The power of the Web is in its universality. Access by everyone regardless of disability is an essential aspect.
— Tim Berners-Lee, W3C Director and inventor of the World Wide Web
Accessibility has recently become a basic or additional legal requirement for many state and governmental websites, bureaus, agencies, schools, academic sites, scientific publications, professionals, and international projects.
Accessible websites assure accessibility to web page graphics by the visually impaired using advanced technologies, e.g., screen readers and refreshable Braille displays. This can be obtained by using text labels and descriptors for graphics and tables in the source code.
However, Web accessibility techniques are not limited to the visually impaired or people with other disabilities. In fact, they also ease mobile access to Web contents and improve overall webpage quality.
More and more countries have introduced legislations addressing the need for websites to be accessible to people with disabilities, or the requirement to be non-discriminative against people with disabilities. Some examples are the Disability Discrimination Act 1992 (Australia), Disability Act, 2005 (Ireland), Disability Discrimination Act 1995 (UK), and Section 508 of the Rehabilitation Act (USA).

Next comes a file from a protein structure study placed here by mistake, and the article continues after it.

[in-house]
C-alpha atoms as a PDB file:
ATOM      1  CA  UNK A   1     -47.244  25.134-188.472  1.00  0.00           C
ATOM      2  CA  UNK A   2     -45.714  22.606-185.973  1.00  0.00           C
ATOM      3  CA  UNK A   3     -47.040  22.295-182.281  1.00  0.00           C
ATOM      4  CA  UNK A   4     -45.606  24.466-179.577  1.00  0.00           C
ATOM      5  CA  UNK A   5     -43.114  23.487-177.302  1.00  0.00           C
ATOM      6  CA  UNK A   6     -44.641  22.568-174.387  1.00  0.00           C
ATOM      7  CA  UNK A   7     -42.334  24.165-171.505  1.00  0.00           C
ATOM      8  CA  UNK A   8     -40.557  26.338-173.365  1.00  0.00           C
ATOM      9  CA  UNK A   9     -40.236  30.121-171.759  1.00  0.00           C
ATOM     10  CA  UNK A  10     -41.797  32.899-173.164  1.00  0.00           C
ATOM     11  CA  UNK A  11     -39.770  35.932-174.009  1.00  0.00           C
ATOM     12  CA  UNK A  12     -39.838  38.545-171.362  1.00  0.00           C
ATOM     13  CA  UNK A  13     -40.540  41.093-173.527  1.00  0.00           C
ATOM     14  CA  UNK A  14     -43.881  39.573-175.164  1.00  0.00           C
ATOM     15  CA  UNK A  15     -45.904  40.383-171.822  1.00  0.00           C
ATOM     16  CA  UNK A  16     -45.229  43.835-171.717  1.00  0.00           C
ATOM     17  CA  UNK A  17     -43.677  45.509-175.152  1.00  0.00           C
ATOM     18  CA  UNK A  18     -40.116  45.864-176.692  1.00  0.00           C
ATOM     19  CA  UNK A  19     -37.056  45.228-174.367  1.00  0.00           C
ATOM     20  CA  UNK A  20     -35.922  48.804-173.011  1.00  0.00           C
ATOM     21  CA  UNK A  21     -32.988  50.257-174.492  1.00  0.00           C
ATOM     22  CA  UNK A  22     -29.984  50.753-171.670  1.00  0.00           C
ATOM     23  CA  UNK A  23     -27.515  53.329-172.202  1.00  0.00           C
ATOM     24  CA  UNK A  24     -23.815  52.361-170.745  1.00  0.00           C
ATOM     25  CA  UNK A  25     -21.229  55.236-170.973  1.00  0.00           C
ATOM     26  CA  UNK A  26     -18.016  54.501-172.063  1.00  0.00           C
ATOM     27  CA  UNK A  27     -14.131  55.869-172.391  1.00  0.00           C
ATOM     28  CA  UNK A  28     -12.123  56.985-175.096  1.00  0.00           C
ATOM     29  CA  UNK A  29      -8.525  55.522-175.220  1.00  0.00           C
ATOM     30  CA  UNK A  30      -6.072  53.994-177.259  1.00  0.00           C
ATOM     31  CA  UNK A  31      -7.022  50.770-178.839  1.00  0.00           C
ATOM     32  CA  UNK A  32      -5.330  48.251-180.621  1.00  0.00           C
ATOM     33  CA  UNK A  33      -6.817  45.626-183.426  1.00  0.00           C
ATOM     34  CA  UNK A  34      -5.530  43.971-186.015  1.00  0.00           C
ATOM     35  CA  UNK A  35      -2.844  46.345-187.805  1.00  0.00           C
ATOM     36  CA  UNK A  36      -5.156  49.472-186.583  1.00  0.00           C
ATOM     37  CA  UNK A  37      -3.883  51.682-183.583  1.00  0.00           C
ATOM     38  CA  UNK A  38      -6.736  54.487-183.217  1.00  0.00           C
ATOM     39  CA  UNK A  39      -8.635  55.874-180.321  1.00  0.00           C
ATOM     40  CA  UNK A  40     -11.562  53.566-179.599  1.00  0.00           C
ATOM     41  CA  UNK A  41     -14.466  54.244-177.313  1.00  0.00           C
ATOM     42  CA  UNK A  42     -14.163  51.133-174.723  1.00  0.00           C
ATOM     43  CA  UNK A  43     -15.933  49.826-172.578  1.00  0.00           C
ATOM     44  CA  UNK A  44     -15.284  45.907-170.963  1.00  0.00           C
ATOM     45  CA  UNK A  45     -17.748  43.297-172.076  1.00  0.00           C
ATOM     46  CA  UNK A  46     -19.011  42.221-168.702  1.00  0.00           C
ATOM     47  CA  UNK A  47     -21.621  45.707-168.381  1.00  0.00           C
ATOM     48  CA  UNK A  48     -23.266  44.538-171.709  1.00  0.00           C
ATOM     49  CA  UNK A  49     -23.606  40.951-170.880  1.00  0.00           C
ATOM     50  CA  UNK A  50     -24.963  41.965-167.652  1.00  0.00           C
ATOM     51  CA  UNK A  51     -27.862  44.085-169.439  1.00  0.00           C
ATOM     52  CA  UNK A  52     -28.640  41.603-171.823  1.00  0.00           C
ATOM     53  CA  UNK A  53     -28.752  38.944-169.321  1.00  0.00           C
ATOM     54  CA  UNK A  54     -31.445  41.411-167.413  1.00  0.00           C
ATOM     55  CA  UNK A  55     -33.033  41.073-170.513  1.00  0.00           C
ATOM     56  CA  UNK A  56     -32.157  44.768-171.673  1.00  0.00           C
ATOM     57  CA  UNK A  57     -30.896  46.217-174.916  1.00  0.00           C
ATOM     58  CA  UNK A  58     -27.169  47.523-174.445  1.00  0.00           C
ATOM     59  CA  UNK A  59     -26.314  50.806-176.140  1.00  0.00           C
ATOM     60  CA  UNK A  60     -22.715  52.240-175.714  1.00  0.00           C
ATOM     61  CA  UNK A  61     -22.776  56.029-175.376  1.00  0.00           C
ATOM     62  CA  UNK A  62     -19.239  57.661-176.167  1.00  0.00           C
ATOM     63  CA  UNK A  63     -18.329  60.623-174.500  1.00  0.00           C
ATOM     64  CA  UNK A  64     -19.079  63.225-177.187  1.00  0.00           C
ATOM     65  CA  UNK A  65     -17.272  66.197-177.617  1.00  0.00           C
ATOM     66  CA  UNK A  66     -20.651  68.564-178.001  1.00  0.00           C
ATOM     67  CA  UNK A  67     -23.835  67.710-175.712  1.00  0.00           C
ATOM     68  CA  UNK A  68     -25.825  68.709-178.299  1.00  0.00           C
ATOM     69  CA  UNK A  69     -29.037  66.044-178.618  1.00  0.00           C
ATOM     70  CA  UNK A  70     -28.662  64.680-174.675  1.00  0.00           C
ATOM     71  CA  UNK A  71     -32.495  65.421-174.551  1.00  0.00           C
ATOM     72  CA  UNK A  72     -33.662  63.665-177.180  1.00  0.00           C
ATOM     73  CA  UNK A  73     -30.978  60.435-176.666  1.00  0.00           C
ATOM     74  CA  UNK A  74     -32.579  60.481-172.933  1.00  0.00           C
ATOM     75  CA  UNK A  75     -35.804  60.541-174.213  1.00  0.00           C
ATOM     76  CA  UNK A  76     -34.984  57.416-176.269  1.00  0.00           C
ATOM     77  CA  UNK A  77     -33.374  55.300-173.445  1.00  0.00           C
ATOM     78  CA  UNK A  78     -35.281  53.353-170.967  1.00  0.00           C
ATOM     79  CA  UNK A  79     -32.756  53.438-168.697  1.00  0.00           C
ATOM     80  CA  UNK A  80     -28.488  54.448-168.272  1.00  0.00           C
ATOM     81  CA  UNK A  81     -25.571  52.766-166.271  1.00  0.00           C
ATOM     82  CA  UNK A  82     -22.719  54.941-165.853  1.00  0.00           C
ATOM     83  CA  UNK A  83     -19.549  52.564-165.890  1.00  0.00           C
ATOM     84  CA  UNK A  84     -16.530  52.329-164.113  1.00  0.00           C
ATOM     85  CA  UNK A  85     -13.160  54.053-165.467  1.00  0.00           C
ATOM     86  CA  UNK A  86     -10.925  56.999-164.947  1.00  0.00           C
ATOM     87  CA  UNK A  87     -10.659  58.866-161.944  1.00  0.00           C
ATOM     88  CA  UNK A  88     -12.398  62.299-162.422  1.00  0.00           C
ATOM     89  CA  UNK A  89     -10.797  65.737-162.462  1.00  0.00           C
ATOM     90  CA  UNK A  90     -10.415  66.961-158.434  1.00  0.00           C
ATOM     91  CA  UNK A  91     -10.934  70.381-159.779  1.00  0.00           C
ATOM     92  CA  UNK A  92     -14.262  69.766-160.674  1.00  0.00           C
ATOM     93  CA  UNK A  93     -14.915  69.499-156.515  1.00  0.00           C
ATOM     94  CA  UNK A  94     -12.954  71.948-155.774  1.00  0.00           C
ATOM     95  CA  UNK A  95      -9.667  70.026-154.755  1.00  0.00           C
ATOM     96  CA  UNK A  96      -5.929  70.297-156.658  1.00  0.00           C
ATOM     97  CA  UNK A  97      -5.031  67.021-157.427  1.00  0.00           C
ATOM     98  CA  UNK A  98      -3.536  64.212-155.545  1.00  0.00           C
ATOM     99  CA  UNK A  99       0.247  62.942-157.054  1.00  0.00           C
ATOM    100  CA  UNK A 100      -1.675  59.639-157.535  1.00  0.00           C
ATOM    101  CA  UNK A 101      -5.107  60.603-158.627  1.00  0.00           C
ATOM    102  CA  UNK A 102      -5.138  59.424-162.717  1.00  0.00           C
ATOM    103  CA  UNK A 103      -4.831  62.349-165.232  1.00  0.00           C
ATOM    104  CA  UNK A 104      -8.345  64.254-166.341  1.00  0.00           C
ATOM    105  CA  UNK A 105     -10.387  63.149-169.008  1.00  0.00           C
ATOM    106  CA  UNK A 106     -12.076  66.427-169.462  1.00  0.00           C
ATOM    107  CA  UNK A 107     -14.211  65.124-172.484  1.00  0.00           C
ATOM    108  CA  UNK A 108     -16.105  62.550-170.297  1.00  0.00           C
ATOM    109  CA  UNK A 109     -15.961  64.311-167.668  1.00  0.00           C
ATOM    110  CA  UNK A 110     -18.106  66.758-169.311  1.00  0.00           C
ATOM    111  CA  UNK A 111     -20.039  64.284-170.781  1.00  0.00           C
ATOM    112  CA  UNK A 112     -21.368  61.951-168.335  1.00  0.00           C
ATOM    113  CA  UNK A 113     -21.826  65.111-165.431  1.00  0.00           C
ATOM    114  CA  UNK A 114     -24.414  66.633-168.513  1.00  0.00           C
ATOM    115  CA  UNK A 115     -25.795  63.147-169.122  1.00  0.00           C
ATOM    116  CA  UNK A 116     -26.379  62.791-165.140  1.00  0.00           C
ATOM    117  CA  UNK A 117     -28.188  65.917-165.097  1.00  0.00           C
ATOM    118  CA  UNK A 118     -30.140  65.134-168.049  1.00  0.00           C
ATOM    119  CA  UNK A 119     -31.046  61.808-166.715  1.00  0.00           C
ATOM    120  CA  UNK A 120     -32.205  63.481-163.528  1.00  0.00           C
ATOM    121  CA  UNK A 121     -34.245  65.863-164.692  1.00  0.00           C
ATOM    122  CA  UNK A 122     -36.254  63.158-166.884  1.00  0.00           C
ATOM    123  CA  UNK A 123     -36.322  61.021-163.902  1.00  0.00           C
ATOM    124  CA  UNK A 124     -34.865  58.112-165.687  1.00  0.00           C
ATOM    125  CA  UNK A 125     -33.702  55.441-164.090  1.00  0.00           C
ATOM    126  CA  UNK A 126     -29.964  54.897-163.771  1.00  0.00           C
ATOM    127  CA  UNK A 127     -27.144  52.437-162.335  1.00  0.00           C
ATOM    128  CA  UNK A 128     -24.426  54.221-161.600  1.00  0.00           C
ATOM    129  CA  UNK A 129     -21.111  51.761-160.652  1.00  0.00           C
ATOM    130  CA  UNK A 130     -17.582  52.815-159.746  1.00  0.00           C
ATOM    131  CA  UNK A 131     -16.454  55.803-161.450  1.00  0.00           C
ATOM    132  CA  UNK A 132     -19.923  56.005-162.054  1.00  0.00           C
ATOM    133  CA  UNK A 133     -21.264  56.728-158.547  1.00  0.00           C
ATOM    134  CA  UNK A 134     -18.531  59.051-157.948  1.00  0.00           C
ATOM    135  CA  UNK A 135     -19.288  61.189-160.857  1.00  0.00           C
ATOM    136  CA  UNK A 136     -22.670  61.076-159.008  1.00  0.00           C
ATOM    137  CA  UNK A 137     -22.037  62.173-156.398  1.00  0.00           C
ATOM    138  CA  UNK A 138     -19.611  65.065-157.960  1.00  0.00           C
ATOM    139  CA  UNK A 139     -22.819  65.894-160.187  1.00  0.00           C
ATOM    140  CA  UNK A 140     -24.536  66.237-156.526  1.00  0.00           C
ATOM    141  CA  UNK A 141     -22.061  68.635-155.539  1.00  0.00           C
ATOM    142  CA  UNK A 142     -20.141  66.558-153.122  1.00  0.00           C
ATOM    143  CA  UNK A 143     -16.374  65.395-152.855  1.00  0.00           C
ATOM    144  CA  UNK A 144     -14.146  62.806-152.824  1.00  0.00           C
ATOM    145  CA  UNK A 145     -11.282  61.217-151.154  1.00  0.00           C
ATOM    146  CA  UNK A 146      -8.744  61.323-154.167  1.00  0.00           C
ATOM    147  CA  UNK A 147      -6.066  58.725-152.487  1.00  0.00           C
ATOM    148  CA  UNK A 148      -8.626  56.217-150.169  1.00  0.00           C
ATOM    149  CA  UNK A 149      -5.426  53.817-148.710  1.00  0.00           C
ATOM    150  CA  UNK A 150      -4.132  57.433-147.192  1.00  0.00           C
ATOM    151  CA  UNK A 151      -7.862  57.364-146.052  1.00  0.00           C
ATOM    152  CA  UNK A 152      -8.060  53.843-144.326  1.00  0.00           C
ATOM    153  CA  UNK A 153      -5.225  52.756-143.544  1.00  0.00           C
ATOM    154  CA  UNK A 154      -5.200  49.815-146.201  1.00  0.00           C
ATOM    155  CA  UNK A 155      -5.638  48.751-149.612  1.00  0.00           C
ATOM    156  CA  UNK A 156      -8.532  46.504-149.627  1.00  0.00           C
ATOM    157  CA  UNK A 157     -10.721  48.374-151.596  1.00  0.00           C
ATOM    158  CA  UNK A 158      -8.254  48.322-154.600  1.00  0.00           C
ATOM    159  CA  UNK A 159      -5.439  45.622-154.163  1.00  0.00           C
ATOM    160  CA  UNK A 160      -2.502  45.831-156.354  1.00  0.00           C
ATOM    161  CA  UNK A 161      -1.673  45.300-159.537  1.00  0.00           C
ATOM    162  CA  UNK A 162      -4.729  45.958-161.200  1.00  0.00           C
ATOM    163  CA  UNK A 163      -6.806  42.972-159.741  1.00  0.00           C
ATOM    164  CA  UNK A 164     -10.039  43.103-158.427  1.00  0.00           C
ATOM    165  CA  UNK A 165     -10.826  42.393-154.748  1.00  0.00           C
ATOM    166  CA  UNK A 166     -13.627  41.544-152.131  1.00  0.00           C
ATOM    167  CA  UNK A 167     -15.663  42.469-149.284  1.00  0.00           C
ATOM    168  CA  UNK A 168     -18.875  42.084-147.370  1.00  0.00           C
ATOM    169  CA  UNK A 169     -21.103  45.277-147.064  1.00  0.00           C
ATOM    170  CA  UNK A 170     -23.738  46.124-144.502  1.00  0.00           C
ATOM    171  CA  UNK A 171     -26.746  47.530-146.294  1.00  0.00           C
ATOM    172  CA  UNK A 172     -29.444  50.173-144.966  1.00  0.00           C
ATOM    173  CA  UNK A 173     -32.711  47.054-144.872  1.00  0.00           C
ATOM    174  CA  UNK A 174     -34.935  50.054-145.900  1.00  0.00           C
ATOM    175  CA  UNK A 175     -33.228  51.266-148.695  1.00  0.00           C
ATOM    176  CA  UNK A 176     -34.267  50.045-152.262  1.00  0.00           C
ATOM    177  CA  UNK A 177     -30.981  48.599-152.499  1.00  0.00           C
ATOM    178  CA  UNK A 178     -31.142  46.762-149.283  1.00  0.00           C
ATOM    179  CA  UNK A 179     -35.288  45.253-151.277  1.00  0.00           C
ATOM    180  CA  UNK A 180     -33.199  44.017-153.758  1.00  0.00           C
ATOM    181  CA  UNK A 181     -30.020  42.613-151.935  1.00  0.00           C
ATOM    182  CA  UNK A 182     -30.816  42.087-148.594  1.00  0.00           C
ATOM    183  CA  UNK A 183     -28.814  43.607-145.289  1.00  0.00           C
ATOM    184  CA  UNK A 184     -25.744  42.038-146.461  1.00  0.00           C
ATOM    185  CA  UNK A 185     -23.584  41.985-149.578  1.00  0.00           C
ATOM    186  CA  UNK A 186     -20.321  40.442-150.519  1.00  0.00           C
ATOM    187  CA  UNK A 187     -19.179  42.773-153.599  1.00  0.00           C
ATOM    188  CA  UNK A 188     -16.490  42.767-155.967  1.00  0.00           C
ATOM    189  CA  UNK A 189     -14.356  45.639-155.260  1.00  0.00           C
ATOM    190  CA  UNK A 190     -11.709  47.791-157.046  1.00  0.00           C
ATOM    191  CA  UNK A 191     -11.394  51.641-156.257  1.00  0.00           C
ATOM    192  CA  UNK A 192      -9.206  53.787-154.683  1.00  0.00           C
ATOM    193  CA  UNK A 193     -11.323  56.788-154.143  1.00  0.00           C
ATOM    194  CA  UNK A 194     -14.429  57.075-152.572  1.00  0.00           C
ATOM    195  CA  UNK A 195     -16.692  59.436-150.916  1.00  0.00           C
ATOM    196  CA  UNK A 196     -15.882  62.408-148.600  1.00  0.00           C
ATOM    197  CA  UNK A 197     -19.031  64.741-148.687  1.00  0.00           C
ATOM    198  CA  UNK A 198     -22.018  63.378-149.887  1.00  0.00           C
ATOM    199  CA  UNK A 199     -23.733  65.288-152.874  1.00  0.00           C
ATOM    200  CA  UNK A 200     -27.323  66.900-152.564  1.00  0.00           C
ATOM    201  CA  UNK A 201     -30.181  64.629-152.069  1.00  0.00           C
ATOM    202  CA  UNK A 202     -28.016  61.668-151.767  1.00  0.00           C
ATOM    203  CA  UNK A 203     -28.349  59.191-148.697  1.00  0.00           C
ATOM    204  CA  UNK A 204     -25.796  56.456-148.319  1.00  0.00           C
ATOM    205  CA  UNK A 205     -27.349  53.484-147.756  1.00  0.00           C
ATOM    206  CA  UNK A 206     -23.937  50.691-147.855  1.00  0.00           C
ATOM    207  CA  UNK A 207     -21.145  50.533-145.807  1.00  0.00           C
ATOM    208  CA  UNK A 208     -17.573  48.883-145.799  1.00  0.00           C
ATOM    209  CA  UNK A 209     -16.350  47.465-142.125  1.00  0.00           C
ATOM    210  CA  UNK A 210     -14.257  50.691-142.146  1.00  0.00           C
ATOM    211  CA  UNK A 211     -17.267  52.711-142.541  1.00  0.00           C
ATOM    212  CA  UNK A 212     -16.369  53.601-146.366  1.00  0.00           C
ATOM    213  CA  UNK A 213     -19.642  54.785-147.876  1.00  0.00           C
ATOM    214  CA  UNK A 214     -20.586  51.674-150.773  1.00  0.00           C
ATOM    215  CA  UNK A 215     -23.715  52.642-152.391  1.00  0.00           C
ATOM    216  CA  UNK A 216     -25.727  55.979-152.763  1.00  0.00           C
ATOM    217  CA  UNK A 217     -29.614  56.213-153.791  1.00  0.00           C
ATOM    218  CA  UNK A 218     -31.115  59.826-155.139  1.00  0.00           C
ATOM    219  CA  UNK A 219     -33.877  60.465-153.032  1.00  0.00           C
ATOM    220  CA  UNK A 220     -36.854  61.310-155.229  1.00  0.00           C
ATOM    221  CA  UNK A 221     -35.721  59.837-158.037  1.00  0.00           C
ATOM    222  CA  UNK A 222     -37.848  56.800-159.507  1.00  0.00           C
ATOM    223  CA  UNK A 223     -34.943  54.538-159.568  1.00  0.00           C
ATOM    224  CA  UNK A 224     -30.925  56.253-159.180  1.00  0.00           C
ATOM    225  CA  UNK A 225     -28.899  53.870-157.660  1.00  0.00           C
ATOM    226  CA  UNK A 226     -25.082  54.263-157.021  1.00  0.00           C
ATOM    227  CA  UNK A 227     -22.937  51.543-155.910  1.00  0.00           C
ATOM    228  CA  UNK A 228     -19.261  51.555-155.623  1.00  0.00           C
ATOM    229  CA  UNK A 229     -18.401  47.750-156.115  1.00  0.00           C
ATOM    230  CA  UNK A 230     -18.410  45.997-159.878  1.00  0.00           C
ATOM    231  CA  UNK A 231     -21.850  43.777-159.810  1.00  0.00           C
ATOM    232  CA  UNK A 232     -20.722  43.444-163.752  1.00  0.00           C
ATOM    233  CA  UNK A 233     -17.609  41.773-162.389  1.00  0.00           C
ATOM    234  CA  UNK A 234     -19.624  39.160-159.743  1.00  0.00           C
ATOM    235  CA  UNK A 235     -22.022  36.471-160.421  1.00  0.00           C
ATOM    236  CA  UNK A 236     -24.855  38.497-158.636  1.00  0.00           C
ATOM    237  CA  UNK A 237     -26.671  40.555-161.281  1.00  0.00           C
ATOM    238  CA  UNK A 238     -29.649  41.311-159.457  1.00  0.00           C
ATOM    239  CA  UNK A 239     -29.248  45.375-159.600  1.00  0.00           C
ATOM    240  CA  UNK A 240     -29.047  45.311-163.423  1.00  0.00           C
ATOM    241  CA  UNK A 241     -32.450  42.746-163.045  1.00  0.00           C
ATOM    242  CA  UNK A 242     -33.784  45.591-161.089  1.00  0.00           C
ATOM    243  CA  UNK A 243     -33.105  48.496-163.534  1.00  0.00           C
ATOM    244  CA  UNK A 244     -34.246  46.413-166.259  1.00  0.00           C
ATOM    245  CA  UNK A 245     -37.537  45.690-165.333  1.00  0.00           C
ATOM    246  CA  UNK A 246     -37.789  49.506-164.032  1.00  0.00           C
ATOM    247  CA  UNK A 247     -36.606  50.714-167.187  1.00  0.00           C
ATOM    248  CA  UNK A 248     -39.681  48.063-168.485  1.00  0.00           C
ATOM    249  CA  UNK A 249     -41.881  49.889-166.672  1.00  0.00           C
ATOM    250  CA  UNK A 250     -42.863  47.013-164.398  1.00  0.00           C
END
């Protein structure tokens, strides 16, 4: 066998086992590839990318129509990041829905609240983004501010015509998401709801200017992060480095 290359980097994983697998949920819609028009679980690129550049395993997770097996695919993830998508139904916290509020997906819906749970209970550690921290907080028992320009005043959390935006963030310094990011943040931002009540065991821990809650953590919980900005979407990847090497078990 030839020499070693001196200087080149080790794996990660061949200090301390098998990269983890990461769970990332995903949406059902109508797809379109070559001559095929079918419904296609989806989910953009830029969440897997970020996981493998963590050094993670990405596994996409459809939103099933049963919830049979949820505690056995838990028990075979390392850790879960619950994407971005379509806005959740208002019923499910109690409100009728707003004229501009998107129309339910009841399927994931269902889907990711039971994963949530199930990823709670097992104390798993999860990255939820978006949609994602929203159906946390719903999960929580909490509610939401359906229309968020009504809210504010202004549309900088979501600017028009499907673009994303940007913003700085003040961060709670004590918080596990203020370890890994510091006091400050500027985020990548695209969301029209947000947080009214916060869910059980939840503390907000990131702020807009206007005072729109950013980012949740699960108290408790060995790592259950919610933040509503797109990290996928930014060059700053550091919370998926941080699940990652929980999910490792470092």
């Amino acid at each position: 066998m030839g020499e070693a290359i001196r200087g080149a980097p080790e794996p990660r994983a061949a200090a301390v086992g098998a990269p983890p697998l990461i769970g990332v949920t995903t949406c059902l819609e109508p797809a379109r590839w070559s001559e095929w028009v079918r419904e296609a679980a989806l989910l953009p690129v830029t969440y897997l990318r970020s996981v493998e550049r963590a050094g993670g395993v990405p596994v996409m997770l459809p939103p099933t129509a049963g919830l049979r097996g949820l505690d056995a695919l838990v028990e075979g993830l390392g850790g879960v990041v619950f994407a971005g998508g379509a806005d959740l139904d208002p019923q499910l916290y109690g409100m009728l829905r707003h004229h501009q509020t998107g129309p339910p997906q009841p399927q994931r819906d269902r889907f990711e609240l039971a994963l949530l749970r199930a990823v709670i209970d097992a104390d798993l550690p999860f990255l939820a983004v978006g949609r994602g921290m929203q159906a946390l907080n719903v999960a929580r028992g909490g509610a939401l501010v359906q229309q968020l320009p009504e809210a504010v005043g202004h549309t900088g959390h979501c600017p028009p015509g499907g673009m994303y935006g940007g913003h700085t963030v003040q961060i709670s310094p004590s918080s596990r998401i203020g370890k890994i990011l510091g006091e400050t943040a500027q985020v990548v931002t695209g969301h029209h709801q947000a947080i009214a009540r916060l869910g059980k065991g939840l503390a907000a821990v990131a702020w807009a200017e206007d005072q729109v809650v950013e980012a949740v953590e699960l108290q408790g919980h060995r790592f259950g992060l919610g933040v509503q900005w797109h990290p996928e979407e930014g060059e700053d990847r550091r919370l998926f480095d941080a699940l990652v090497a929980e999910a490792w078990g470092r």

Standards and de facto standards
WCAG 1.0 and WCAG 2.0
Web Content Accessibility Guidelines (WCAG) are collections of Web accessibility guidelines published by W3C's Web Accessibility Initiative (WAI).
WCAG 1.0 can be satisfied at three priority levels: Priority Level 1 (requirements that must be satisfied), Priority Level 2 (requirements that should be satisfied), and Priority Level 3 (requirements that may be satisfied). WCAG 2.0 conformance requirements are defined as Level A, Level AA (Double-A), and Level AAA (Triple-A) requirements, respectively.
Unlike most markup and notation codes used on the Web, accessibility cannot be validated automatically. Although there are some useful tools to generate reports on accessible content, this task requires a qualified, experienced web developer. Checkpoints and success criteria have been published by W3C.